Since entering the 2008 presidential fray last month, former Tennessee Sen. Fred Thompson has admitted he's a "little rusty" when it comes to debating but he has also promised to do it "early and often." He'll make his debate debut in Michigan Tuesday, standing side-by-side with his GOP rivals for the first time.
The actor and lawyer was absent from last month's debate, which was attended by the wide field of Republican candidates, opting to upstage his party rivals that evening by instead announcing his candidacy on "The Tonight Show with Jay Leno." Thompson also skipped a PBS-sponsored debate at Morgan State University, which the other leading GOP candidates -- former New York Mayor Rudy Giuliani, former Massachusetts Gov. Mitt Romney and Arizona Sen. John McCain -- also missed.
The last time Thompson seriously prepped for election debates was more than a decade ago as a Tennessee senator. According to his campaign, to prepare for Tuesday's verbal sparring with the Republican pool, Thompson has been practicing at home in mock debate sessions with campaign advisers, including former New York Sen. Alfonse D'Amato, according to his campaign.
"He's never going to be as slick as some of the other candidates, or as politically correct as some of the other candidates. But he will be the most authentic," said Thompson communications director Todd Harris. "With Fred Thompson, what you see is what you get."
Thompson himself has been playing the expectations game by downplaying his much anticipated performance. At a press conference in Chicago last Thursday, Thompson spoke matter of factly, describing himself as someone who doesn't like to play by the rules.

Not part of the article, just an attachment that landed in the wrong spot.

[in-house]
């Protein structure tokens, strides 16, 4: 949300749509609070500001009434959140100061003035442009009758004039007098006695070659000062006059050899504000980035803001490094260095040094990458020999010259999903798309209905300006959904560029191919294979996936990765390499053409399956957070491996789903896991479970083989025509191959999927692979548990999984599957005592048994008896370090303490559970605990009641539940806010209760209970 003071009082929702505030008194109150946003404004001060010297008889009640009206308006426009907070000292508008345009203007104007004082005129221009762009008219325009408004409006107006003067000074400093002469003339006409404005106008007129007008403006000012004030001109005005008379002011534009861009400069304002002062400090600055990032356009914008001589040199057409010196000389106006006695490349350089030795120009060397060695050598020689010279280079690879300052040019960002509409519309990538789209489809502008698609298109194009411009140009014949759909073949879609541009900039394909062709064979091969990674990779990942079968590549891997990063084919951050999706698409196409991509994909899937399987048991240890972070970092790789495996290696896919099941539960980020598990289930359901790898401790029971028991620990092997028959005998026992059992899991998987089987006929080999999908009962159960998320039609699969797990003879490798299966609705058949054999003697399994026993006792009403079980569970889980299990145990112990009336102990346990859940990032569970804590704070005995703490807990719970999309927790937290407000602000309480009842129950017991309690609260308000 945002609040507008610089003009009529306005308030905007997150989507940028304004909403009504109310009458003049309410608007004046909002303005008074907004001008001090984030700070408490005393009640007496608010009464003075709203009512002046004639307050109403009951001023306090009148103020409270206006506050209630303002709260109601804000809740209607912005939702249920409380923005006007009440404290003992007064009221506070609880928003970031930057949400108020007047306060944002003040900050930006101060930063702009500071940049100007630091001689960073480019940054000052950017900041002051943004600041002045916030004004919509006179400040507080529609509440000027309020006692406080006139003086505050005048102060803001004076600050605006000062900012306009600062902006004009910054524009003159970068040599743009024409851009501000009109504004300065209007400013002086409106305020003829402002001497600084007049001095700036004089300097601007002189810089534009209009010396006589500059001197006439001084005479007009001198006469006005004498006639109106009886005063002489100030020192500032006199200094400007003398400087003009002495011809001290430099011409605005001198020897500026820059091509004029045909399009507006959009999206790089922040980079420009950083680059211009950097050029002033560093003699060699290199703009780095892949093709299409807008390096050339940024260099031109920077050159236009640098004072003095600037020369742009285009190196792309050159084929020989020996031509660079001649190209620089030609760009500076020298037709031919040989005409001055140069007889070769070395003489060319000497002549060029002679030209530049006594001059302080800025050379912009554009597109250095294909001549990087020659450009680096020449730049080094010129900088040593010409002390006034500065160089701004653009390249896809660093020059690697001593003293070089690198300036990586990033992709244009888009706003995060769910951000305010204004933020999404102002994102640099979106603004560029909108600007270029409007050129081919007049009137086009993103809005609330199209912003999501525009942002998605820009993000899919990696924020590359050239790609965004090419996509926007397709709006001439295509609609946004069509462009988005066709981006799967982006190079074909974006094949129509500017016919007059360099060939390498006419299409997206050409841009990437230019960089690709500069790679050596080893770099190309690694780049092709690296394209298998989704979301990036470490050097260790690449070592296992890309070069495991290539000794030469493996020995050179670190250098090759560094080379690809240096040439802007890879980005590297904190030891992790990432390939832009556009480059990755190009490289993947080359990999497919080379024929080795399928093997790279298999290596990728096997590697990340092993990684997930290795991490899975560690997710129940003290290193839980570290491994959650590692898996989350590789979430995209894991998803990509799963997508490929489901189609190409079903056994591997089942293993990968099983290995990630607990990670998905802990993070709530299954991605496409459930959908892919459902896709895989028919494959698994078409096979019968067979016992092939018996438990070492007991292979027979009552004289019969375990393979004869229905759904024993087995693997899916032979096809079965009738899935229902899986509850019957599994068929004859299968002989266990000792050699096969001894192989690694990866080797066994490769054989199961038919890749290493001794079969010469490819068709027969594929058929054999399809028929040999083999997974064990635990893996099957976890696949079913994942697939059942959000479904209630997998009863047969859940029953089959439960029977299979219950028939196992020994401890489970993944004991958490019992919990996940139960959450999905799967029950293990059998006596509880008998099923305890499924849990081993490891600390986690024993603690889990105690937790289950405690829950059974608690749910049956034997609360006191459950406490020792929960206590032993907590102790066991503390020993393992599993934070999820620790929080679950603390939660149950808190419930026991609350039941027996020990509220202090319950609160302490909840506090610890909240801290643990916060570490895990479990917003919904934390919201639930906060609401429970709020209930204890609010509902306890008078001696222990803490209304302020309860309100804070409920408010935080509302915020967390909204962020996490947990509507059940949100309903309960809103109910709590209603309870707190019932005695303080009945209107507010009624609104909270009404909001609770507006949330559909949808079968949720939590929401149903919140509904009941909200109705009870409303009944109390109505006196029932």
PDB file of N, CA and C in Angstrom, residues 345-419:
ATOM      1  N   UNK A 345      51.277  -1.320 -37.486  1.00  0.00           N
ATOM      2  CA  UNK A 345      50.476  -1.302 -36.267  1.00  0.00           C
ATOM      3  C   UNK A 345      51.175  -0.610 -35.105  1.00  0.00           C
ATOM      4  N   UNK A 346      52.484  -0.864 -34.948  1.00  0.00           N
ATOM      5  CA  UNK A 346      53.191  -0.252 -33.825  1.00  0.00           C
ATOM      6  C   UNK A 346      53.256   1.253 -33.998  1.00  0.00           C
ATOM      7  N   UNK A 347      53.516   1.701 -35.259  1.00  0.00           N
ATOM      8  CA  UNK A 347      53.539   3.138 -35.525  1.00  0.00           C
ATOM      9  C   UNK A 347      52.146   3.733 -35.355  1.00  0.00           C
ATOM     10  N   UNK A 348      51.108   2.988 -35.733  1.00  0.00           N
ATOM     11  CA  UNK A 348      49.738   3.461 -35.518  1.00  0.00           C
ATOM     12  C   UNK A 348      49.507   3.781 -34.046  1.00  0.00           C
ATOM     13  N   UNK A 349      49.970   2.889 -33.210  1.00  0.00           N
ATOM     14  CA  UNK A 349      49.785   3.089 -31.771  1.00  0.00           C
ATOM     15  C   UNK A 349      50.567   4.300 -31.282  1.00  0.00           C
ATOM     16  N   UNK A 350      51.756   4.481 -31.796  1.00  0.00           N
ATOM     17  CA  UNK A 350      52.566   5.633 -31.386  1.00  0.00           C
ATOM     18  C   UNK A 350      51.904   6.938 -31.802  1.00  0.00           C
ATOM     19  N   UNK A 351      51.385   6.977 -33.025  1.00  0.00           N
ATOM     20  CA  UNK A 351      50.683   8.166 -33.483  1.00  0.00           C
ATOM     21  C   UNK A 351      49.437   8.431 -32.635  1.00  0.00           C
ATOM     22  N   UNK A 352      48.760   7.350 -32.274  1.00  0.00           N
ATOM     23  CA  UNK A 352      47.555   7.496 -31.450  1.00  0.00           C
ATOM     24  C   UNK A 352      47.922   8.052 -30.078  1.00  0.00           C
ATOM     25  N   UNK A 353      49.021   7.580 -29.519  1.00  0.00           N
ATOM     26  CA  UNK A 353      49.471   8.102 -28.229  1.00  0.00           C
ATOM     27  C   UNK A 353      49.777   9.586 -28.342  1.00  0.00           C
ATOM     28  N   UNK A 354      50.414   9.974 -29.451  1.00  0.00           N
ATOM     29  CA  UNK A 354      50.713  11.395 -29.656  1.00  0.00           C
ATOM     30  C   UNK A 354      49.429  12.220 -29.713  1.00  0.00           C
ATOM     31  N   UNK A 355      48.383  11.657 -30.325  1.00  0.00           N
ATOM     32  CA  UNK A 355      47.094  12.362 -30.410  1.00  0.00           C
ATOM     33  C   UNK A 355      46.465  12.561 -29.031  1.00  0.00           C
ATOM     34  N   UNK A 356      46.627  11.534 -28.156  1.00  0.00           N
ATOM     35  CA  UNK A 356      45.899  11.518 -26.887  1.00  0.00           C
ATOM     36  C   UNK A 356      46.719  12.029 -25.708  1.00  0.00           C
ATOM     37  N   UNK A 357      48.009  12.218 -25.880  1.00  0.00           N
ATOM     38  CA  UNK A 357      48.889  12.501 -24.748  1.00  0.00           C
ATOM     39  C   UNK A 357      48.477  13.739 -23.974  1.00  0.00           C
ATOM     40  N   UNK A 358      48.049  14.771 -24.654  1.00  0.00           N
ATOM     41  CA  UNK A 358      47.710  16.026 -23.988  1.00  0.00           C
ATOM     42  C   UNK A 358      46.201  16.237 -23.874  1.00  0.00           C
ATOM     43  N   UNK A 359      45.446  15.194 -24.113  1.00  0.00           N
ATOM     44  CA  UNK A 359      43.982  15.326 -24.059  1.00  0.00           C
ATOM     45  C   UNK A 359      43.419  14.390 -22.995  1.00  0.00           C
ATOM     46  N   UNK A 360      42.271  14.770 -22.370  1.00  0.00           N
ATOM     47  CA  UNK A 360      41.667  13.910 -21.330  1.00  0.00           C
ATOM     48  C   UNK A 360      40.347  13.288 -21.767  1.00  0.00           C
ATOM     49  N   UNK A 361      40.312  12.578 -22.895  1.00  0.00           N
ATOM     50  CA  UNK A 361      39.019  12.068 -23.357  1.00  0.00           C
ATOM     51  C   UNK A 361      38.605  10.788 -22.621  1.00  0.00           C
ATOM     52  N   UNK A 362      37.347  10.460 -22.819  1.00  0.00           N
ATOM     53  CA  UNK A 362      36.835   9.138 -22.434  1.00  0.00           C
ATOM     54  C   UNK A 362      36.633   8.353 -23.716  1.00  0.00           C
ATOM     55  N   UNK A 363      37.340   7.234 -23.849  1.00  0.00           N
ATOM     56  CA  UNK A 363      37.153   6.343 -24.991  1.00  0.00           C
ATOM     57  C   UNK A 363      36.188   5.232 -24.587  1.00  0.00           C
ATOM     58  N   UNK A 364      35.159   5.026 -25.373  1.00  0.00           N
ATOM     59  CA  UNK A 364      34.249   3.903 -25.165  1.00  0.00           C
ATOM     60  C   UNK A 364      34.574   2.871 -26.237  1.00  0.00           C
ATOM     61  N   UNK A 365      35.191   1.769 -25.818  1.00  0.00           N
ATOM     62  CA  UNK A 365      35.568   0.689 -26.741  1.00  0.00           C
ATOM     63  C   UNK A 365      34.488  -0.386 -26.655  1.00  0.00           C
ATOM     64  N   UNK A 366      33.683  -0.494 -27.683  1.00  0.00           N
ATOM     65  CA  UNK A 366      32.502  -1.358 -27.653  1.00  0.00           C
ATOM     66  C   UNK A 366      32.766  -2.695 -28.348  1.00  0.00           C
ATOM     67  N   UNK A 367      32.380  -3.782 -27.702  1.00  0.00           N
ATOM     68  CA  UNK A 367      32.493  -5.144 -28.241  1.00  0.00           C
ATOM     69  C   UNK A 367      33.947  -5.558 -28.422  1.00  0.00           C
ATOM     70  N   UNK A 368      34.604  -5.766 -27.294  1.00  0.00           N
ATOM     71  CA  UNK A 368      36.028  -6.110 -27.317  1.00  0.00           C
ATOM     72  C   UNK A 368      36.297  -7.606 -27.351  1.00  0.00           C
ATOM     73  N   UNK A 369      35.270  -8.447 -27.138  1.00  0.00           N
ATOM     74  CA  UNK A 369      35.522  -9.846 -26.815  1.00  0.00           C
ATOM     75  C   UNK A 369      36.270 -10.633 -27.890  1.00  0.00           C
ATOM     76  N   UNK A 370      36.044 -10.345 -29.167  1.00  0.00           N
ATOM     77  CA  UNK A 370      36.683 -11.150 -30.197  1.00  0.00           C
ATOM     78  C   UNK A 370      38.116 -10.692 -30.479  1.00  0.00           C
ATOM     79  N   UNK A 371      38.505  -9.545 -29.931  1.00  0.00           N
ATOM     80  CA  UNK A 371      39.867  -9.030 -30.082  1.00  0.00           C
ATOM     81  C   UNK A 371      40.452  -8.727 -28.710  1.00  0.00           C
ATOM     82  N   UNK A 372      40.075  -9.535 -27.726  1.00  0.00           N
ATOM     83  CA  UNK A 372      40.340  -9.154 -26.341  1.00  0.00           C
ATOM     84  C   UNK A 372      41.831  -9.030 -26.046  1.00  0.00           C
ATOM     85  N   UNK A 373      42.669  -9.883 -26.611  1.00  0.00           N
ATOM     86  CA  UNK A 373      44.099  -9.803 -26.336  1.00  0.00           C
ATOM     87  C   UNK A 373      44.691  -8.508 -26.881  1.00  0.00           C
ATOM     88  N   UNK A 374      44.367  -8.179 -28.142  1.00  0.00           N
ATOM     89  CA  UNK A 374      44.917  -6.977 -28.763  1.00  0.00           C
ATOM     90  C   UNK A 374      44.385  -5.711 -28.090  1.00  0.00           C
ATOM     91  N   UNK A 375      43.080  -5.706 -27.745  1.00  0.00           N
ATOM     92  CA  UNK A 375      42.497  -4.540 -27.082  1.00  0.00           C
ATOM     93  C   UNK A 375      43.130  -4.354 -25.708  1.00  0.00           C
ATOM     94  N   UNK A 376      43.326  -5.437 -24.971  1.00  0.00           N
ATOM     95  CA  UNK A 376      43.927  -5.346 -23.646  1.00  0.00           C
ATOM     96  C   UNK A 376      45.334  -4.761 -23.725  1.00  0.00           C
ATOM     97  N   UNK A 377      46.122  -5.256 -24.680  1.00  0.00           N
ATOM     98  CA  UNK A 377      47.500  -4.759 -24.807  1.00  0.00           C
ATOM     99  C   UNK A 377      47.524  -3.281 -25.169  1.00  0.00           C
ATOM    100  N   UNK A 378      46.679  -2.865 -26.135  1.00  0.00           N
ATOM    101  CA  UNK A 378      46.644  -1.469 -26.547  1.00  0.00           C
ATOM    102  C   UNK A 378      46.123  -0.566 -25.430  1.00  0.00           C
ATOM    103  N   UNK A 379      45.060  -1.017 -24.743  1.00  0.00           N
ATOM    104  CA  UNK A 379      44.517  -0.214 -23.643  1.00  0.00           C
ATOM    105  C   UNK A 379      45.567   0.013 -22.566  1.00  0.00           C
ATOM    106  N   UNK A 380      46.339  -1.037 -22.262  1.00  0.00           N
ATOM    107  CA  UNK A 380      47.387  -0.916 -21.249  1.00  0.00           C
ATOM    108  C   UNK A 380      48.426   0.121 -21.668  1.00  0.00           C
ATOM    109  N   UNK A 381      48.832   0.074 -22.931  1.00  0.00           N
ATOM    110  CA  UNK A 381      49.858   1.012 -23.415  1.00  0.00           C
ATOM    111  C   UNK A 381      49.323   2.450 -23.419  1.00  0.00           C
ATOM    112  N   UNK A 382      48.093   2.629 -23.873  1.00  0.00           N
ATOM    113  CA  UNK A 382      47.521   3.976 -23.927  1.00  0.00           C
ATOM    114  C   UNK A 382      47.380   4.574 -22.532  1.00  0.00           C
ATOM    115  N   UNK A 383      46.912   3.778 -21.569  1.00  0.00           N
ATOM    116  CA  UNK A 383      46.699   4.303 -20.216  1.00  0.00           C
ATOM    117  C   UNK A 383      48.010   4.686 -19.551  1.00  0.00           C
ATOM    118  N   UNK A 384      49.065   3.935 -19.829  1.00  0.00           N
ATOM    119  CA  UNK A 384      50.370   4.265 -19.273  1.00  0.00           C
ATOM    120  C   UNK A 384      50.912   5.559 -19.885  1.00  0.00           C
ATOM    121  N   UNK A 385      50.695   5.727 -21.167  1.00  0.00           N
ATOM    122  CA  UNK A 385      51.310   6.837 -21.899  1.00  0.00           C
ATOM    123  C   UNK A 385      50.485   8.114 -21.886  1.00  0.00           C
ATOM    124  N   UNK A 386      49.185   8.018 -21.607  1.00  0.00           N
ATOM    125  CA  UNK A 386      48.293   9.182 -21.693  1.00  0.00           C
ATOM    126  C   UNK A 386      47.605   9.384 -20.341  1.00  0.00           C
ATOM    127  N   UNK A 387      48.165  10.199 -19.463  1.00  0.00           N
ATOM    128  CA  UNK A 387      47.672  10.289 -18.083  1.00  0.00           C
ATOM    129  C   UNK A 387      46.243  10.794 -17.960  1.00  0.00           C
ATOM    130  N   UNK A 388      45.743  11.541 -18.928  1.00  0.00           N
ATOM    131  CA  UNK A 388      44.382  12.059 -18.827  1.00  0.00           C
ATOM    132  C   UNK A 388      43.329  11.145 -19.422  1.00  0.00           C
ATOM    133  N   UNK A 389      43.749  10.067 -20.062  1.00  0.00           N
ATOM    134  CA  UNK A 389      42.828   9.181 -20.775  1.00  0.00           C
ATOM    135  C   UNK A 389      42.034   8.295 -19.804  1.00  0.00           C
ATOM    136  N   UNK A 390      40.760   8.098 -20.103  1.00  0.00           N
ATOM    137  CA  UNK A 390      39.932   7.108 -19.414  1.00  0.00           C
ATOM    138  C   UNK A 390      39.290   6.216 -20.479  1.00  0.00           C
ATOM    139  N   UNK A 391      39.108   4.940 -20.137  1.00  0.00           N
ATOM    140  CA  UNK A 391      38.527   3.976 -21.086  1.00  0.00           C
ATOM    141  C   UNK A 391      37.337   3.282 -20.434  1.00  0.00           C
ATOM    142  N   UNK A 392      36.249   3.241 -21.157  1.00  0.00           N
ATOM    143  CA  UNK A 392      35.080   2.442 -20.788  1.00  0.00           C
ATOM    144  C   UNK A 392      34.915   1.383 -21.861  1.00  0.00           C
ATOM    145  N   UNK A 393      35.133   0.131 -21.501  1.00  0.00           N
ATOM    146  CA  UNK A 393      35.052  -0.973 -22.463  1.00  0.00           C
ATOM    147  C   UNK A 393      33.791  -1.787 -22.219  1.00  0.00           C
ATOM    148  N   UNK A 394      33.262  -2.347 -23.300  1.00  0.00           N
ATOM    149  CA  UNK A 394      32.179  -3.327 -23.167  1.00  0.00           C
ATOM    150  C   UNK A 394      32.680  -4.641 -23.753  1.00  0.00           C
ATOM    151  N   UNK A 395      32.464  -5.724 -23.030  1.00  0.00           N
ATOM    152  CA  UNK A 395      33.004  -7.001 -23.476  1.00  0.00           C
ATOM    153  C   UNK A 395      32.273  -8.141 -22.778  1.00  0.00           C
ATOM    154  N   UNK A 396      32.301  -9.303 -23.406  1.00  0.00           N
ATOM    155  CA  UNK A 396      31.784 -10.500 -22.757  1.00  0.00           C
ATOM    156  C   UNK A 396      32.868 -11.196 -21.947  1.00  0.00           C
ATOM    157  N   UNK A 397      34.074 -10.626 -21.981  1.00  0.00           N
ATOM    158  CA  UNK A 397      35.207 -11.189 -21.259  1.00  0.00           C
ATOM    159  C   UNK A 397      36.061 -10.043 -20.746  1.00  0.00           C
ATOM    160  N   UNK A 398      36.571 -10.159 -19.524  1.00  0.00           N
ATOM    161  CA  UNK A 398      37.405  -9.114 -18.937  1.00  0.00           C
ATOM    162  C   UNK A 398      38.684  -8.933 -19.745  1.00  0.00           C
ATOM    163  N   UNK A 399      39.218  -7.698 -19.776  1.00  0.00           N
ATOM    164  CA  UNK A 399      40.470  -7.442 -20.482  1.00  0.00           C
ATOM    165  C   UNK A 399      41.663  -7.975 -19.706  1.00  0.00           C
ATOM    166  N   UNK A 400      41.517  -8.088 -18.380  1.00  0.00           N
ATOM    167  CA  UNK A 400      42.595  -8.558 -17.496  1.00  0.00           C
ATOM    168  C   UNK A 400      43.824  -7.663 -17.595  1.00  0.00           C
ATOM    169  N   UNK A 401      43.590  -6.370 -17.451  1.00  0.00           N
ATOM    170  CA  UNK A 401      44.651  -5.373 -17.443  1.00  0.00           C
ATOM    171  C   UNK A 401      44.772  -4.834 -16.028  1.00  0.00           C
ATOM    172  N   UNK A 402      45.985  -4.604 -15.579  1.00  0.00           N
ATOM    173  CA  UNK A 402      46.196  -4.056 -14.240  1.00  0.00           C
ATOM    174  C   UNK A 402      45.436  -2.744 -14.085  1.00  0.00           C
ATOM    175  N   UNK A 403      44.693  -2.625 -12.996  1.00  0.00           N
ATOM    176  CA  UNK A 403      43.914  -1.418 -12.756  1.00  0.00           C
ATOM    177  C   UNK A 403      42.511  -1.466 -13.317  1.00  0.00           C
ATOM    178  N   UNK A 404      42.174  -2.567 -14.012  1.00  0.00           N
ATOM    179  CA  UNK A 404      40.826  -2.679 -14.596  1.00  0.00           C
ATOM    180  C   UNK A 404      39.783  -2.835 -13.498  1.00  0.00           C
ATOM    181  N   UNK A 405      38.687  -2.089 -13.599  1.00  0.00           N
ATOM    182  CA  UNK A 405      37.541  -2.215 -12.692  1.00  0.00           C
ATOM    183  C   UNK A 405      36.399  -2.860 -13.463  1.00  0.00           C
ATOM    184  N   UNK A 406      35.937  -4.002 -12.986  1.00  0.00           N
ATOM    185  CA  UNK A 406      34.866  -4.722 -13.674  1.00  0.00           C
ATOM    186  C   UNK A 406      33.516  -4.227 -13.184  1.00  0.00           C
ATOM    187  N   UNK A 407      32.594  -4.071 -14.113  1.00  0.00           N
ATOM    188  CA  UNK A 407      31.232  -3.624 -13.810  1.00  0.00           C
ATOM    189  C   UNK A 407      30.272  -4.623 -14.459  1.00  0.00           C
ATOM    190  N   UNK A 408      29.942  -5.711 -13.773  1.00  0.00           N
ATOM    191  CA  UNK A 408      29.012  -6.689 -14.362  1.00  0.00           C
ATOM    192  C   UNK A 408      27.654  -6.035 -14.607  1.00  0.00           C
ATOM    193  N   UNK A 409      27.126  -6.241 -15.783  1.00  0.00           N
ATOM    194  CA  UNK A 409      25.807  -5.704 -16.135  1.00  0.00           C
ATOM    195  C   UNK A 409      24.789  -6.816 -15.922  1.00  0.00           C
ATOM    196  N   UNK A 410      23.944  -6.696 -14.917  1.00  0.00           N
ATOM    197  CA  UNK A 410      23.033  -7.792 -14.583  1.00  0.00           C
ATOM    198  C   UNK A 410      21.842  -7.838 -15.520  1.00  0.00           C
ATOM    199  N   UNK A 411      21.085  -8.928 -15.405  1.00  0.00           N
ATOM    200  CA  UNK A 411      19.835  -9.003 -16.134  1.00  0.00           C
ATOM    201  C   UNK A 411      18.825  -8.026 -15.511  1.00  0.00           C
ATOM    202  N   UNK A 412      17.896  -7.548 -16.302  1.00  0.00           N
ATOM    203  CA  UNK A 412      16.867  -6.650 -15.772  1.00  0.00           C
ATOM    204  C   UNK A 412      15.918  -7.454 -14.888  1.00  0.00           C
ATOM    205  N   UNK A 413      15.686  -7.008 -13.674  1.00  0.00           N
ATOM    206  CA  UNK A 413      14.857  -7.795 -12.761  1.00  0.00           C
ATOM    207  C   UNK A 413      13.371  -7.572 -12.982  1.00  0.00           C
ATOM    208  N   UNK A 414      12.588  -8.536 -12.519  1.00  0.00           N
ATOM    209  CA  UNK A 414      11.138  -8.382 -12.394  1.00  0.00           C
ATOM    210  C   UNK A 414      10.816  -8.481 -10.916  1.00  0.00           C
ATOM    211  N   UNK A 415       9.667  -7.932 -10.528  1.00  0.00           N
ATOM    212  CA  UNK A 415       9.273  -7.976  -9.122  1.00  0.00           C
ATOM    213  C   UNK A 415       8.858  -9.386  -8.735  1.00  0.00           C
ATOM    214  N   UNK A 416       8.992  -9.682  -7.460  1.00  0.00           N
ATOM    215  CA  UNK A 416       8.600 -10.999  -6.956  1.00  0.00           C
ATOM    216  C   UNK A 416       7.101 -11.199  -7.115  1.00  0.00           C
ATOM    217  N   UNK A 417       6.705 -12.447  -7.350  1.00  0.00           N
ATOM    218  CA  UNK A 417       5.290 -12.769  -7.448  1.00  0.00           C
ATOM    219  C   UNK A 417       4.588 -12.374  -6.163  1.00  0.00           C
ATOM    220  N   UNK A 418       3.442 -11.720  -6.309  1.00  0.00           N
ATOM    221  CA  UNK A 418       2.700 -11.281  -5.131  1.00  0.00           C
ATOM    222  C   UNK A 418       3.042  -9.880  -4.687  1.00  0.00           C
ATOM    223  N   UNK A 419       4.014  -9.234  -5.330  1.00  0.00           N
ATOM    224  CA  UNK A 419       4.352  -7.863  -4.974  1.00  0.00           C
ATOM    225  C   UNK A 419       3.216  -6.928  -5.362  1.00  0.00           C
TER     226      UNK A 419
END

"I'm just going to the best that I can. I am a little -- probably a little rusty -- on my sound bite responses," Thompson said. "I'm not used to playing by strict rules, you know, either on the Senate floor or in the courtroom or any place like that."
Indeed Thompson often chooses his own script in public appearances, which has caused several verbal missteps in his first weeks of his candidacy. In his folksy stump speeches, he speaks unguided by notes, often casting broad overviews of issues.
Most recently, Thompson mistakenly referred to Russia as "the Soviet Union" during a chat with Radio Iowa last week.
As for his physical presence, Thompson periodically likes to drift about the stage while speaking rather than stay confined to a podium. His staffers know to clear the podium before his 6 foot 5 inch figure glides onto the stage, a courtesy that he will not have tomorrow at the Ford Community & Performing Arts Center.
Thompson also projects a grave tone, regularly punctuating his points with pregnant pauses and somber stares. During a campaign stop in Iowa last Monday, after he was met with silence following a speech, Thompson had to ask for applause, noting he had to "drag" it out from the audience.
In question-and-answer sessions with voters, his responses are lengthy, meandering around his personal experiences and relying heavily on his deep Federalist beliefs.
Tuesday's debate will provide Thompson, running second to Giuliani in the most recent ABC News/Washington Post poll, a new venue for expression. Harris said his campaign is "certainly aware" that other candidates will be focusing on him as the newcomer to the debate stage.
When asked last week about the upcoming debate and his opponents, Thompson said, "These other guys are polished, they're very smooth in their responses, they've had a lot of practice, so I just hope I can hang in there with them," before smiling and gliding on to another reporter's question.